Biden administration threatens global energy security with LNG export freeze

Ari Natter, Jennifer A. Dlouhy and Ruth Liao, Bloomberg January 26, 2024

(Bloomberg) – The Biden administration on Friday halted the approval of new licenses to export U.S. liquefied natural gas (LNG) while it scrutinizes how the shipments affect climate change, the economy and national security — a moratorium likely to disrupt plans for billions of dollars in projects.

The Energy Department study will build on an existing analysis that underpins the agency’s review of proposals to send more natural gas to European, Asian and other countries that are not U.S. free-trade partners. New exports are vetted on a case-by-case basis to see whether they are in the public interest — a threshold established by federal law — but government assumptions used in those reviews haven’t been updated since 2018.

“We will take a hard look at the impacts of LNG exports on energy costs, America’s energy security and our environment,” President Joe Biden said in a statement.  

The move strikes at the heart of the debate over LNG’s role in the future of energy. While advocates contend it’s crucial for getting developing nations to stop using coal and enabling Europe to power its economy without Russian gas, environmentalists claim that building the infrastructure required to ship LNG ensures it will be burned for years.  

The permitting halt drew swift condemnation from oil industry leaders and their supporters on Capitol Hill. Senator Joe Manchin, the moderate Democrat from West Virginia who leads the Energy and Natural Resources Committee, vowed to hold hearings investigating the decision.

“If this pause is just another political ploy to pander to keep-it-in-the-ground climate activists at the expense of American workers, businesses and our allies in need, I will do everything in my power to end this pause immediately,” Manchin said.

The review, which won’t affect previously granted authorizations or immediately shake the U.S. status as the world’s top LNG exporter, will be conducted by the Energy Department’s national labs. After a report is published and made available for comment, it will be finalized and incorporated into the agency’s public interest determinations. The entire process is likely to stretch well past the Nov. 5 presidential election.

Senior administration officials who briefed reporters on the plan would not put a firm timeline on the process, saying only that it would be done expeditiously and take several months.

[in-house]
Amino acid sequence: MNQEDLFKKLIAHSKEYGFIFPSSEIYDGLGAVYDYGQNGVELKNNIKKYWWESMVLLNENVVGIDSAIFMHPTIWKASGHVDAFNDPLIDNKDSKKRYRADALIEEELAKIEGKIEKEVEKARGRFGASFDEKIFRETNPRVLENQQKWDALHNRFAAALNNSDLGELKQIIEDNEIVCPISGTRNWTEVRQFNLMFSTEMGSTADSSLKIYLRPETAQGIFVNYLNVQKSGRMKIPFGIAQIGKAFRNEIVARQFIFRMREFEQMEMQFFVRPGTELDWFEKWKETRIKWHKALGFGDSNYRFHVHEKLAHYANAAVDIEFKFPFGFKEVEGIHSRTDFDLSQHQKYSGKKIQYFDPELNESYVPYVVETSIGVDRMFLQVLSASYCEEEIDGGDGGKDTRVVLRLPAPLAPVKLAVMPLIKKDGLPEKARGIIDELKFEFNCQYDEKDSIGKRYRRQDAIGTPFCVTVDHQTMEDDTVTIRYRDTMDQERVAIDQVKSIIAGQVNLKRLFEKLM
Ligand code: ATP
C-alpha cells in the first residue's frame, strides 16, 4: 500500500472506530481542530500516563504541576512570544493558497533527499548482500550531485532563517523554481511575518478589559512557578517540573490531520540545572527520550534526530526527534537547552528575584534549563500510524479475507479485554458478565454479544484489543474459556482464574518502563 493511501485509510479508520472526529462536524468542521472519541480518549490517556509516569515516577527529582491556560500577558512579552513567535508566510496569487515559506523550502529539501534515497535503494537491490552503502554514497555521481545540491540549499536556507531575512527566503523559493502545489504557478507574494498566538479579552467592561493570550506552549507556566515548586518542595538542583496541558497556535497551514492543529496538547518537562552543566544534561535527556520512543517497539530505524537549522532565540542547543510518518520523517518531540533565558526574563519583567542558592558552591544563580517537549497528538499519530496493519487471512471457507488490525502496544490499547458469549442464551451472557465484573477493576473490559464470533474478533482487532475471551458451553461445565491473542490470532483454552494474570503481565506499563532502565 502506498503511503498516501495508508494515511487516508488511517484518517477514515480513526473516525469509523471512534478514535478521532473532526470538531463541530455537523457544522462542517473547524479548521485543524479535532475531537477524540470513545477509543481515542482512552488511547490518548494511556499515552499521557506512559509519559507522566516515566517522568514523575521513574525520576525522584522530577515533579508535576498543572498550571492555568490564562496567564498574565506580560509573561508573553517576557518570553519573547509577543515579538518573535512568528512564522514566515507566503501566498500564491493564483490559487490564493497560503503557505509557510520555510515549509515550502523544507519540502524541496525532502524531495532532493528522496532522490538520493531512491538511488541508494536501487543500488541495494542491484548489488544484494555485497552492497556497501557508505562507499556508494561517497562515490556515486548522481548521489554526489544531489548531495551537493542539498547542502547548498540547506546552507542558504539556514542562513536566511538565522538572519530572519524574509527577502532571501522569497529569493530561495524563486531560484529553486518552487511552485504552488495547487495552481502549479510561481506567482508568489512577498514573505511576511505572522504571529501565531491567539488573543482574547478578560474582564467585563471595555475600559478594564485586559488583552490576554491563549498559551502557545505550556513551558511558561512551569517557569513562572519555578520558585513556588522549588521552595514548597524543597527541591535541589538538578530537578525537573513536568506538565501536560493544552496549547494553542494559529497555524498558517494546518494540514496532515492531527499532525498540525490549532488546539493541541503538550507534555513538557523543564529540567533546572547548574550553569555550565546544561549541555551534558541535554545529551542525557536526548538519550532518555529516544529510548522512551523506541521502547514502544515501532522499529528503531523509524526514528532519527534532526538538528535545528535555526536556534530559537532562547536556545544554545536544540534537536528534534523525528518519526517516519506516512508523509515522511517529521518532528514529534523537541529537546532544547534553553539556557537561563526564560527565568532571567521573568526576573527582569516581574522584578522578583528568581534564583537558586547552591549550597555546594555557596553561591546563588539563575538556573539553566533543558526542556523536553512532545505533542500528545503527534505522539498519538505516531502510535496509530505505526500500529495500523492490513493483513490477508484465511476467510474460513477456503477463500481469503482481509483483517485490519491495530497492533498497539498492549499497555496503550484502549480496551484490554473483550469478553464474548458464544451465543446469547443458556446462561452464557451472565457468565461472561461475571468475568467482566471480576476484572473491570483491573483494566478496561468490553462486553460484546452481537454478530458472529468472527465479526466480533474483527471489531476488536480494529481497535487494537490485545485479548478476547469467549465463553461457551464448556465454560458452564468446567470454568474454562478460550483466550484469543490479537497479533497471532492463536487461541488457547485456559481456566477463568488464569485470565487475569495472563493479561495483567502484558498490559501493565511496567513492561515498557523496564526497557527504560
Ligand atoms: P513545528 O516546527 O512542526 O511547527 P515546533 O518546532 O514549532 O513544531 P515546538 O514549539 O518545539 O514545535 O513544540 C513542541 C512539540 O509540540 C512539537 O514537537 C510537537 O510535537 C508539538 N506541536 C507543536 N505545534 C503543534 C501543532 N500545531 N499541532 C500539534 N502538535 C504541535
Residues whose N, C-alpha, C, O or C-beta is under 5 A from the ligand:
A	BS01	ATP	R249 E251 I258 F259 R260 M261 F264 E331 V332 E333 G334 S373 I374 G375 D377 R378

The pause is subject to exceptions for “unanticipated and immediate national security emergencies,” according to a White House fact sheet.


The Energy Department on Friday promised to “use the most complete, updated and robust analysis possible” on market, economic, national security and environmental considerations. That includes “current authorized exports compared to domestic supply” and related greenhouse gas emissions, the agency said in a news release.

“A lot has happened in the past decade since this program was created, and we need to have an even greater understanding of the market need, the long-term supply and demand of energy resources, and the environmental factors,” Energy Secretary Jennifer Granholm said.

The pause could have implications for more than a dozen proposals now awaiting review at the Energy Department, including ventures planned in Louisiana by Commonwealth LNG and Energy Transfer LP.

Republicans — including former President Donald Trump — have accused Biden of making a priority of his climate agenda at the expense of domestic jobs and other economic concerns.

“President Biden’s decision to indefinitely pause LNG export permits prioritizes the wishes of radical liberals over U.S. energy security and the security of our allies,” said Representative Cathy McMorris Rodgers, a Republican from Washington who heads the House Energy and Commerce Committee. “Everyday Americans want our energy unleashed to strengthen the economy, safeguard jobs and keep us secure.”

White House National Climate Advisor Ali Zaidi said the government’s existing analysis was outdated and didn’t reflect evolving information about how much methane — the prime ingredient in natural gas — could warm the atmosphere. Earlier studies were completed in 2012, 2015 and 2018.

Natural gas burns more cleanly than coal — and the oil and gas industry argues that’s one reason to bolster exports, not halt them.

LNG advocates excoriated the administration’s decision, saying it would chill development and undercuts U.S. promises to help Europe wean off Russian gas. U.S. flows of LNG to Europe already surpassed the 50 Bcmg annually the bloc sought after Russia’s invasion of Ukraine.

Marty Durbin, president of the US Chamber of Commerce’s Global Energy Institute called the move “deeply disturbing” and a betrayal of allies. Mike Sommers, president of the American Petroleum Institute, said the administration was “playing politics with global energy security.”

No review is “needed to understand the clear benefits of US LNG for stabilizing global energy markets, supporting thousands of American jobs and reducing emissions around the world by transitioning countries toward cleaner fuels,” Sommers said.

Already, 10 North American projects have won the Energy Department’s blessing to export U.S. LNG, but they remain in various stages of development. The U.S. has seven other LNG projects currently operating, and an additional 12 billion cubic feet a day of export capacity still could be constructed just under existing approvals.

Four projects will be hardest hit because they have gone through initial permitting and undergone a separate required review by the Federal Energy Regulatory Commission yet are effectively blocked without a final export license from the Energy Department.

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